Sunday, January 31, 2010

Less is more

Fascinating research looking at whether cell phone bans actually affect accident rates (they don't, evidently.) But what's really interesting about the article is the discussion about distraction.

When we design an interfaces, whether they are for web applications or car dashboards, we think about the user. What information is most important, allowing the user to complete the most important task, and what isn't? What information is relevant at which points in a task sequence, and how can the interface scale on demand, providing more information or functionality only when it is needed?

As readily as those commenting on this article confuse anecdotes with statistical reality, designers can fall into the trap that just one more piece of information or interesting interface something-or-other adds to the experience. Testing will almost certainly demonstrate that less is more.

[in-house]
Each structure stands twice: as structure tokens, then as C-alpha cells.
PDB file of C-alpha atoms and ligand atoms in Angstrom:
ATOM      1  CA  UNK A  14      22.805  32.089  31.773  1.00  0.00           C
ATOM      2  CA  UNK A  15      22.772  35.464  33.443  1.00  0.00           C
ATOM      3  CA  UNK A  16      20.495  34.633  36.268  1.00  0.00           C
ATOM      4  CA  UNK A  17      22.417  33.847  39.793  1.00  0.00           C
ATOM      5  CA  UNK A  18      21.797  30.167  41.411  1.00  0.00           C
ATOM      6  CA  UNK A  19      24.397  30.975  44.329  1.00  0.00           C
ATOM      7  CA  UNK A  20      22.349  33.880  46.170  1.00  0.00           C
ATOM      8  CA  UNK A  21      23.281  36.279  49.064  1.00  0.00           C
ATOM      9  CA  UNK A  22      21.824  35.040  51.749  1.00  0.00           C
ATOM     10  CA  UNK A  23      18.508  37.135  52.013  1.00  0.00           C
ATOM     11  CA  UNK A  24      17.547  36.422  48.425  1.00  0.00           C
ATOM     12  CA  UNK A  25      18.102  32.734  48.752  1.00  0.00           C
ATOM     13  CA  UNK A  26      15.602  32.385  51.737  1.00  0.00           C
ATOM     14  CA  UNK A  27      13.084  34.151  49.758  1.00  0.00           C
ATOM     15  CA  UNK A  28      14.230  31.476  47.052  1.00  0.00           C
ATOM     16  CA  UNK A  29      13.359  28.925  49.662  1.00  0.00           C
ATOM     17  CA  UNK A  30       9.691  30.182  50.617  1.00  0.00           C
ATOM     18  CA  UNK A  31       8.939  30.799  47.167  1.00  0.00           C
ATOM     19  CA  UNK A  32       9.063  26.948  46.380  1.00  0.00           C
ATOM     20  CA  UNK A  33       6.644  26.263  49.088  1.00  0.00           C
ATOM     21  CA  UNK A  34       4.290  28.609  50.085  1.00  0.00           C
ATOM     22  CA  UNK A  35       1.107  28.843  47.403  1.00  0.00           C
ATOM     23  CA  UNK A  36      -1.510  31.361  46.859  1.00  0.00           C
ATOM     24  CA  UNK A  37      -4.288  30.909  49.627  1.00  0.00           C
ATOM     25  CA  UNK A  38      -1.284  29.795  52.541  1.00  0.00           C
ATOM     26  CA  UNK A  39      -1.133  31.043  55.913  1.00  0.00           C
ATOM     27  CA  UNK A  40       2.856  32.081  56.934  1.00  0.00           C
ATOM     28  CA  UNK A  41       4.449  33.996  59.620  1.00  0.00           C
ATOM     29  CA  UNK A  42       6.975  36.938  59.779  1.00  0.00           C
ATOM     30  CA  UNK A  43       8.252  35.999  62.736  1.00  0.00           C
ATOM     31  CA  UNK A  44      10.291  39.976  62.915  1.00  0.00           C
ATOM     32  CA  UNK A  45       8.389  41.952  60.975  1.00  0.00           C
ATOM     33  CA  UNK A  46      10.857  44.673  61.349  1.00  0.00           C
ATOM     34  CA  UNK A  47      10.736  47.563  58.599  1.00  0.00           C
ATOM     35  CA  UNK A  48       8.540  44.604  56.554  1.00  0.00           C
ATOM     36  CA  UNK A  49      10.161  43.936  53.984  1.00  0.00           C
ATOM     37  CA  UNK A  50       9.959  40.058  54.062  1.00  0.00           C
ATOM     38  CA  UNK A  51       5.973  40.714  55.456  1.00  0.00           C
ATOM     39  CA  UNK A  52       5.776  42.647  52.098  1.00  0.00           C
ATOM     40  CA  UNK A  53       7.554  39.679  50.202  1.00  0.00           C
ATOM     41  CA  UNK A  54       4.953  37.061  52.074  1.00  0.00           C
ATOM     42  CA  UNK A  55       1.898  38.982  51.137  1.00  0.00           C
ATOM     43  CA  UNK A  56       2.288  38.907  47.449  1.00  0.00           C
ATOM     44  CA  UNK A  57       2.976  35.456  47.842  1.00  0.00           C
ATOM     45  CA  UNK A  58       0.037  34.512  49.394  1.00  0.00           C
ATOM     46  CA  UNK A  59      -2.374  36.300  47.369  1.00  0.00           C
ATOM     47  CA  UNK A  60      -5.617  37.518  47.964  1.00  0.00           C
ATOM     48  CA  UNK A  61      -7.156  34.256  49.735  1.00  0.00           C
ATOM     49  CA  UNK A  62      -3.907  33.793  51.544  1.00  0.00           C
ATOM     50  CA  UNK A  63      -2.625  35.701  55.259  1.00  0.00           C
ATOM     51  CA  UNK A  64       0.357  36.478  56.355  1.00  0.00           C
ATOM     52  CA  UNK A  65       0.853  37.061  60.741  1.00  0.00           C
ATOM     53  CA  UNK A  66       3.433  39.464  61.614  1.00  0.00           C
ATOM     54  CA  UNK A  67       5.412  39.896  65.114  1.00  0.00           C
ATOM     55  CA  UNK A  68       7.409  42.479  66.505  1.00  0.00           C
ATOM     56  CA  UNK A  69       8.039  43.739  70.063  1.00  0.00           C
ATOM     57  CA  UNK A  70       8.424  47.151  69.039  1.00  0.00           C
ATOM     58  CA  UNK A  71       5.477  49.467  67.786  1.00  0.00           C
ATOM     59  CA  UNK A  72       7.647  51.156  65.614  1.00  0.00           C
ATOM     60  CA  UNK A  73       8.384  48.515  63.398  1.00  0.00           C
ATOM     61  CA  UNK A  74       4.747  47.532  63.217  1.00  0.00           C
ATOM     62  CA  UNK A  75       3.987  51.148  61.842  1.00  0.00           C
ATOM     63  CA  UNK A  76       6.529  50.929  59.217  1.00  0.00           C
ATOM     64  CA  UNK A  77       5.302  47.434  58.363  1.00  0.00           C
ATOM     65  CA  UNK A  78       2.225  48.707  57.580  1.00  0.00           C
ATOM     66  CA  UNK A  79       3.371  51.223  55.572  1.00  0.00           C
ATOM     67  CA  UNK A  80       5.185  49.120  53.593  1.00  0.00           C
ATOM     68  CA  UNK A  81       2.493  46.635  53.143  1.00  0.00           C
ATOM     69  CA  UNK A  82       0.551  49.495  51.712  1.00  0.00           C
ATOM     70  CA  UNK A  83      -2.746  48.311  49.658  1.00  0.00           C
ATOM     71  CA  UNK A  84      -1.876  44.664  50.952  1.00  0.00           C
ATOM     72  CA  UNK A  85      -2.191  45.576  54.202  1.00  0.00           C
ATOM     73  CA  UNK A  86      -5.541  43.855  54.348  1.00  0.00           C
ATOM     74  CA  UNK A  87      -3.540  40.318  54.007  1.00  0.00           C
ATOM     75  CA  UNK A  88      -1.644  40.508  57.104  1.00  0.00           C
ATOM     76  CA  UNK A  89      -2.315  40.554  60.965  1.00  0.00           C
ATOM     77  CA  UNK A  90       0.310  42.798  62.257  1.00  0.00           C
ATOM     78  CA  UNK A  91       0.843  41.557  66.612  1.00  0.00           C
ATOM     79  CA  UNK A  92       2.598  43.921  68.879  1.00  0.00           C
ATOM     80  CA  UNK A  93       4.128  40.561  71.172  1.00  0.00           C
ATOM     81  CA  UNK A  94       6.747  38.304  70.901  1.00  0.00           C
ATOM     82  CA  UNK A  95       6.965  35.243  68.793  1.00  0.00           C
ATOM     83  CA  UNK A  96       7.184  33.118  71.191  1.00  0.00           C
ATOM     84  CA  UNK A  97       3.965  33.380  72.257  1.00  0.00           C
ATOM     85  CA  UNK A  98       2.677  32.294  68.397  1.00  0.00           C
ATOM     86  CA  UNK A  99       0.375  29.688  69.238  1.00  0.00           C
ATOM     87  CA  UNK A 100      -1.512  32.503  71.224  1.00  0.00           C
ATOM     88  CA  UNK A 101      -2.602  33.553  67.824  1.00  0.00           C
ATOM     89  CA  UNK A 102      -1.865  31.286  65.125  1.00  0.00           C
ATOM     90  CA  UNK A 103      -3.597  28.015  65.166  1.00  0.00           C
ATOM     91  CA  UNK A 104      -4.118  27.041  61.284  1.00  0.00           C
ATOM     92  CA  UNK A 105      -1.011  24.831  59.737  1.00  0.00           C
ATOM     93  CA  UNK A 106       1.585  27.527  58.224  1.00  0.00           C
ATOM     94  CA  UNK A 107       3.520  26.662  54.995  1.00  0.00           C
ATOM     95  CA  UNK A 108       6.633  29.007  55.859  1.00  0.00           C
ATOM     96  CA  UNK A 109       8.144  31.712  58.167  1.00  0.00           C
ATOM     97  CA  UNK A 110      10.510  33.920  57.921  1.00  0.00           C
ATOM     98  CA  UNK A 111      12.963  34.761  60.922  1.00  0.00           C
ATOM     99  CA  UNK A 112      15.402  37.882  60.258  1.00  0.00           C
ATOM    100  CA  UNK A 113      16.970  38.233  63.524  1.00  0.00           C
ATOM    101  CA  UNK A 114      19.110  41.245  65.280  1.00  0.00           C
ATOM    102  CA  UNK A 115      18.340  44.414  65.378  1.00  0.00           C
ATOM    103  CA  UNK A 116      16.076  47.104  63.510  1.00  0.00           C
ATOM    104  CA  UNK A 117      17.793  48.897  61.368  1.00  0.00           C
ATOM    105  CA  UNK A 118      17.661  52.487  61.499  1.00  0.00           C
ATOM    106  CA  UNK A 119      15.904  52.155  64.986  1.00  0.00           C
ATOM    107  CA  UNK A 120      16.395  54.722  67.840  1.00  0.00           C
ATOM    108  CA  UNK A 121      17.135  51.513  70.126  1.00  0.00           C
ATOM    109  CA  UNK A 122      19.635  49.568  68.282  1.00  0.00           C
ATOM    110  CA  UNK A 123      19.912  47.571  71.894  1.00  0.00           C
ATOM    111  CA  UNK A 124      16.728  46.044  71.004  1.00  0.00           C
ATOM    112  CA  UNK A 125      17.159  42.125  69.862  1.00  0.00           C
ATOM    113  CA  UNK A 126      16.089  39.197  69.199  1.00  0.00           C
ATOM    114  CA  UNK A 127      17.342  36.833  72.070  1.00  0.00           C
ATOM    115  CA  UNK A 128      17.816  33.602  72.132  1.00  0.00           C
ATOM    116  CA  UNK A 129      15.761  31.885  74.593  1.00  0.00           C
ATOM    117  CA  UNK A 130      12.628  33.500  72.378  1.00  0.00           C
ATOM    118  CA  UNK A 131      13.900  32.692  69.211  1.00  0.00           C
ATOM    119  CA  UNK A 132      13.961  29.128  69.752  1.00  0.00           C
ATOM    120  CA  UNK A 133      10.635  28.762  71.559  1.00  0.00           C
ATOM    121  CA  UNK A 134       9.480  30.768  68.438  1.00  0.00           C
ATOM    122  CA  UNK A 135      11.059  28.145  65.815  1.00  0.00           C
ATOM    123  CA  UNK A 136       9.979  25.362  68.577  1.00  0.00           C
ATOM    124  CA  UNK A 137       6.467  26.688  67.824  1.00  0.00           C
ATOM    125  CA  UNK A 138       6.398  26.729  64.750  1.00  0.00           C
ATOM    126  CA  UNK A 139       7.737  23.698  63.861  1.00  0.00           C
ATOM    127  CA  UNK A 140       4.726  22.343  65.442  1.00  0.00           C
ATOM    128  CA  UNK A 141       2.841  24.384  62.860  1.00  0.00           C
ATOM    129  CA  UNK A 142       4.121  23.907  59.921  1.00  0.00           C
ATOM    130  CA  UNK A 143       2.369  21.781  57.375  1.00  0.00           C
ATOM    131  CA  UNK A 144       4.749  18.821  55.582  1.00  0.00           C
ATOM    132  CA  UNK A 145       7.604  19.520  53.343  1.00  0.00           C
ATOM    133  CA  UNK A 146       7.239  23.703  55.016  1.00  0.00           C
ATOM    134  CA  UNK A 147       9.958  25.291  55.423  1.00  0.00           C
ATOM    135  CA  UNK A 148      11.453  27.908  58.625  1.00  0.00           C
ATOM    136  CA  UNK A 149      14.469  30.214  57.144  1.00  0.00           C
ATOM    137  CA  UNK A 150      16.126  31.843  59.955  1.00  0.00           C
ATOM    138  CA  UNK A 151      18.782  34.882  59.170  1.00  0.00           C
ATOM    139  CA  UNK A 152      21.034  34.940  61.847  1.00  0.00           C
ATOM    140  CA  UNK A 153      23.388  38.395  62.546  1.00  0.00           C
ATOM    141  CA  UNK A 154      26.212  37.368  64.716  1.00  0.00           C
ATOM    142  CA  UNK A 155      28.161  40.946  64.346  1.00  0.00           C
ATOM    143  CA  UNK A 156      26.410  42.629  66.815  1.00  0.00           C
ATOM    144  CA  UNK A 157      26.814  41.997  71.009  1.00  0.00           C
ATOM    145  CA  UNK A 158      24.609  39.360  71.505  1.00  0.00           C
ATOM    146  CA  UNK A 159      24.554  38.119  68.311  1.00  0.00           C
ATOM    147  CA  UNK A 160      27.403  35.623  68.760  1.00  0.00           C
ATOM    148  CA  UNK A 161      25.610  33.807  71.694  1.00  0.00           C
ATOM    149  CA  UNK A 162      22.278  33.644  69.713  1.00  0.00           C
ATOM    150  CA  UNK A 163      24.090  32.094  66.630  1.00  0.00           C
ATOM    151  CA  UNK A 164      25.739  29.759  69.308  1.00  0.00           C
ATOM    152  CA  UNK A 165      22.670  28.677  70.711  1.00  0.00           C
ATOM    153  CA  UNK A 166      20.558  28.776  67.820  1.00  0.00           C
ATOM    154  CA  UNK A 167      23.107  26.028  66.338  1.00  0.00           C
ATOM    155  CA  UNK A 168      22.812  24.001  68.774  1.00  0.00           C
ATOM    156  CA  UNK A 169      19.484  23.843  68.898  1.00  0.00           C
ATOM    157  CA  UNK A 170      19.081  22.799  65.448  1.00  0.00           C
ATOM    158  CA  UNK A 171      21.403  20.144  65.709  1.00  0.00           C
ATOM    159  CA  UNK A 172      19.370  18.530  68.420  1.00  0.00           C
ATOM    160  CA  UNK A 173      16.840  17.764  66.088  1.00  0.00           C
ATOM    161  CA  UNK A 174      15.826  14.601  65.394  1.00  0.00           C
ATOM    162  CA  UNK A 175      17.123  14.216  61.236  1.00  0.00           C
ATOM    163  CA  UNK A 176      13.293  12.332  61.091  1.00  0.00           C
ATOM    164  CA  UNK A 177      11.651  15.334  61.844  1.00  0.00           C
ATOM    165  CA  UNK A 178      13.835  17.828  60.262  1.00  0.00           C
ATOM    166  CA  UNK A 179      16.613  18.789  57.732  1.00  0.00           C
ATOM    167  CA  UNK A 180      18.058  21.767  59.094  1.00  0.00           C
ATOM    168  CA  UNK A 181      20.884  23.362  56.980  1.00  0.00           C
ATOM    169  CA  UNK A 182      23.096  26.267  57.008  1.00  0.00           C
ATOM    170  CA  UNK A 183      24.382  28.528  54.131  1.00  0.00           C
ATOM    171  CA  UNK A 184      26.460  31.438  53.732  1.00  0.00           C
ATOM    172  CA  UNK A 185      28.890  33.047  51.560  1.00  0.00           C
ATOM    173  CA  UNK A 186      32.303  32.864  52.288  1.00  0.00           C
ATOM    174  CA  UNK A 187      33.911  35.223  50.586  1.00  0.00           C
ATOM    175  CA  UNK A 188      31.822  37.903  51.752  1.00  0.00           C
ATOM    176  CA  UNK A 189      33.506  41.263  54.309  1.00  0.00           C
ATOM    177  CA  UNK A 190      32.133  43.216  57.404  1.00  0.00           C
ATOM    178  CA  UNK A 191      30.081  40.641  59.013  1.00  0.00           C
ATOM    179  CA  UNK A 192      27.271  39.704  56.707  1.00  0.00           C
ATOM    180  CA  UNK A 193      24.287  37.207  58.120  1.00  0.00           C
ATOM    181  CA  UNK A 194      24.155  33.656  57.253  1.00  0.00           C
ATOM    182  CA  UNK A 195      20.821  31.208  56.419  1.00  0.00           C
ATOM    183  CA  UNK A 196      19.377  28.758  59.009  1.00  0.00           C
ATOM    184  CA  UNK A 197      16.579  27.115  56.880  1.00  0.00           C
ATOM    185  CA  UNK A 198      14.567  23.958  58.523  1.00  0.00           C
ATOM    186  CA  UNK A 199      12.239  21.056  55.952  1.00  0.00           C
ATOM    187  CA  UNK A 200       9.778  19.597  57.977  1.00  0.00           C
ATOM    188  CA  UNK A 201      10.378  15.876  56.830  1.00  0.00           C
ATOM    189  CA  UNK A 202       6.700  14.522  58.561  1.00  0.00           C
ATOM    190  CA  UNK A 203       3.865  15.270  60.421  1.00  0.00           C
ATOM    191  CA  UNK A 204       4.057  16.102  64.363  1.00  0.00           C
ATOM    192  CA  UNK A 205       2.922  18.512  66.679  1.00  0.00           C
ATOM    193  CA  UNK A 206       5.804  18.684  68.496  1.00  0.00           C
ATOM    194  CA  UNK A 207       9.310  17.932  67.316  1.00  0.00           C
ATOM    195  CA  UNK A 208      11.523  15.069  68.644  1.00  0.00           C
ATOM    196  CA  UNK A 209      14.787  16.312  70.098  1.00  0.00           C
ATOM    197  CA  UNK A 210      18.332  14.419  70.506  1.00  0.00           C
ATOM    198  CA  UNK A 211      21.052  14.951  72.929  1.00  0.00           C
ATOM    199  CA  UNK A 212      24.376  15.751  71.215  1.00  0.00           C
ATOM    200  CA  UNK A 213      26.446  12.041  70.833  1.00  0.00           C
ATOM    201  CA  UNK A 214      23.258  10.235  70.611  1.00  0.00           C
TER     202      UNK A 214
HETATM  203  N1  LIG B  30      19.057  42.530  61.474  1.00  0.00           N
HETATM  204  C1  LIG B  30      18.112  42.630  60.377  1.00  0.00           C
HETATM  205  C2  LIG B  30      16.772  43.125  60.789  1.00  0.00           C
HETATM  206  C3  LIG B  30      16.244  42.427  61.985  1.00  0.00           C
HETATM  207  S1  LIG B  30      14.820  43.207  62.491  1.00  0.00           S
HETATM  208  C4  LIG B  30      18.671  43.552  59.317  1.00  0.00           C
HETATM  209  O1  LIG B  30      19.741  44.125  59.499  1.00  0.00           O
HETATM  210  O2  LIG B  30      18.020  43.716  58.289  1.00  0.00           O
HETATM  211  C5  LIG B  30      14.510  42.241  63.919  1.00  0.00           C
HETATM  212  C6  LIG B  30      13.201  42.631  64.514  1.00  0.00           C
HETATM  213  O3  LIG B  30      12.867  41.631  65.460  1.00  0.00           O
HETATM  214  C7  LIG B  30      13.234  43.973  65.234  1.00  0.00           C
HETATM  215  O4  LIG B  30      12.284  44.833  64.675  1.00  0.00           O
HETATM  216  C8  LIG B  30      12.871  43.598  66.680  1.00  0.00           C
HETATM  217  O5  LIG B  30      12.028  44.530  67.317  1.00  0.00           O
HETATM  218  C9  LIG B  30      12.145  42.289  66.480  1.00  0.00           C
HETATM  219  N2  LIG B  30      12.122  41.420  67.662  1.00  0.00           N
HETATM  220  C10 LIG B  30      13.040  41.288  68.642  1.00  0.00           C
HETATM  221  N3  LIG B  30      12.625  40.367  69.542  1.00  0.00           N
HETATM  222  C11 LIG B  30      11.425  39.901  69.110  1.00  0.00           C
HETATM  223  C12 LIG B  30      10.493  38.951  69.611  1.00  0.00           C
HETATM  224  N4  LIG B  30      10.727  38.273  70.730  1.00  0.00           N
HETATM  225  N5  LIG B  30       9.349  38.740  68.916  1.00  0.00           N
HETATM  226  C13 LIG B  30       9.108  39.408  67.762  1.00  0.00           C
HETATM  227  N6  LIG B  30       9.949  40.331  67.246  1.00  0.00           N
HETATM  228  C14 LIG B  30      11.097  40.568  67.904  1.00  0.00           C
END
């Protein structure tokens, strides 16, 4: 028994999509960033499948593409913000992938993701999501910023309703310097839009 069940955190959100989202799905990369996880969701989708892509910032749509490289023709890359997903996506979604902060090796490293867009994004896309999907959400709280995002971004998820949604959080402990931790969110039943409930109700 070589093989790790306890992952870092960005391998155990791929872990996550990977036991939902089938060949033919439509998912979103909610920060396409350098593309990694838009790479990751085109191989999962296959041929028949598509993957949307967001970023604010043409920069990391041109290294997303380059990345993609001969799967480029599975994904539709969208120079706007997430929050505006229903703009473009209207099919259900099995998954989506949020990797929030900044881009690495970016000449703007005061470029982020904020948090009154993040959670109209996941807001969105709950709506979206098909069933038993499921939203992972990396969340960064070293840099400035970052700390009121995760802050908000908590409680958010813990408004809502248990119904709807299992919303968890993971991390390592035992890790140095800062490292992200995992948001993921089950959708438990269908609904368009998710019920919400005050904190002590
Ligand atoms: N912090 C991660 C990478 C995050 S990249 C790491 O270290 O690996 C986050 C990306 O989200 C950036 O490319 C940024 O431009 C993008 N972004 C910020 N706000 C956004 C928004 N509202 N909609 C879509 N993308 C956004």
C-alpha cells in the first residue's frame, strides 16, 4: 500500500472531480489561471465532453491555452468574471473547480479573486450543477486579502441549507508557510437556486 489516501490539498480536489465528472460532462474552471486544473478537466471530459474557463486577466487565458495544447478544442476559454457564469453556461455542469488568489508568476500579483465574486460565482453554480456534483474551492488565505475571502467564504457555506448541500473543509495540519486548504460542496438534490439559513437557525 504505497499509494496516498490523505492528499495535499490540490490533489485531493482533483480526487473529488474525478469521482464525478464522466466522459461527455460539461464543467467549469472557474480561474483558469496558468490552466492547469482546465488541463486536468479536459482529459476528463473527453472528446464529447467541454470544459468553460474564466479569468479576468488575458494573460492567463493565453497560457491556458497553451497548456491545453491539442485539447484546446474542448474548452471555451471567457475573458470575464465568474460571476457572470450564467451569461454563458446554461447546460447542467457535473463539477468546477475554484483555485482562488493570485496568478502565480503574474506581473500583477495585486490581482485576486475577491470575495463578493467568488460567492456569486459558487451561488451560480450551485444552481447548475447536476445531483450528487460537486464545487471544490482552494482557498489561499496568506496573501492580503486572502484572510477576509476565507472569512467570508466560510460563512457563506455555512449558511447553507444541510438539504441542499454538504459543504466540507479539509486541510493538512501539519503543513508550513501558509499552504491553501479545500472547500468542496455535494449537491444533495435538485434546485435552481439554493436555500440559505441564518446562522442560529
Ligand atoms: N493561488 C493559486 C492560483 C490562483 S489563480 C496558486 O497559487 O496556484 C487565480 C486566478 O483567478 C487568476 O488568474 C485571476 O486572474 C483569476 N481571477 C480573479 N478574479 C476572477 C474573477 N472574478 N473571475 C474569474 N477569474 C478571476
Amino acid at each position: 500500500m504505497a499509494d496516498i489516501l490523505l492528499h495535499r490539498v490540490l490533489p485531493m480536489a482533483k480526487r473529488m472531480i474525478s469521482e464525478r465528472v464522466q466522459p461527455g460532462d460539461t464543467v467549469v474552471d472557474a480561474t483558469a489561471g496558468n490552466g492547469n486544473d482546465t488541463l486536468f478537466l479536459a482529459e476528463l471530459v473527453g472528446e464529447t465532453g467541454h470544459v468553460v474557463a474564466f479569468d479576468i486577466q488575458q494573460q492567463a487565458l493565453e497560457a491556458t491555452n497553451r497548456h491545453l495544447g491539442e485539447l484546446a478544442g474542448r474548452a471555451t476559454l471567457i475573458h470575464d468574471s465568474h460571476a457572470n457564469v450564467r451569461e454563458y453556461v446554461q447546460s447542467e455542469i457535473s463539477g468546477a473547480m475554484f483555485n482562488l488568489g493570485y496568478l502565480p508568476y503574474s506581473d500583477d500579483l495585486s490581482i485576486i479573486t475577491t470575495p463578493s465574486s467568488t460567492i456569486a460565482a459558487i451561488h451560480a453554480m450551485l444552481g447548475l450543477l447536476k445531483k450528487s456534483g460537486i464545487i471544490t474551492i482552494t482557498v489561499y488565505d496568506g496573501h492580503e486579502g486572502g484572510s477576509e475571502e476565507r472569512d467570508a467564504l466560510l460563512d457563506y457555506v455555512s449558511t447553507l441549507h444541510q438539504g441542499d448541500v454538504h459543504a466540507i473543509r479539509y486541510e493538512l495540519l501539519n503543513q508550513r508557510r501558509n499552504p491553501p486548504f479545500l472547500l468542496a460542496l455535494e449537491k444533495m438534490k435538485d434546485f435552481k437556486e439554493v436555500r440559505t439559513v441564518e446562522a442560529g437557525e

As an anecdote (aha!) we recently conducted a four-cell test on variations of a page for AddThis. Sure enough, the simplest page increased conversion (the user completed the primary task) by a very large and statistically significant amount.

Fewer distractions are good, and simple works. For a great discussion of this phenomena, check out The Paradox of Choice by Barry Schwartz.

So, bringing this back to driving: please, the next time you're behind the wheel, hang up the phone, put down the map, and stay out of the passing lane unless you're passing. That last one has little to do with distraction, but makes me crazy.

Less is more.

Study: Distractions, not phones, cause car crashes | Signal Strength - CNET News

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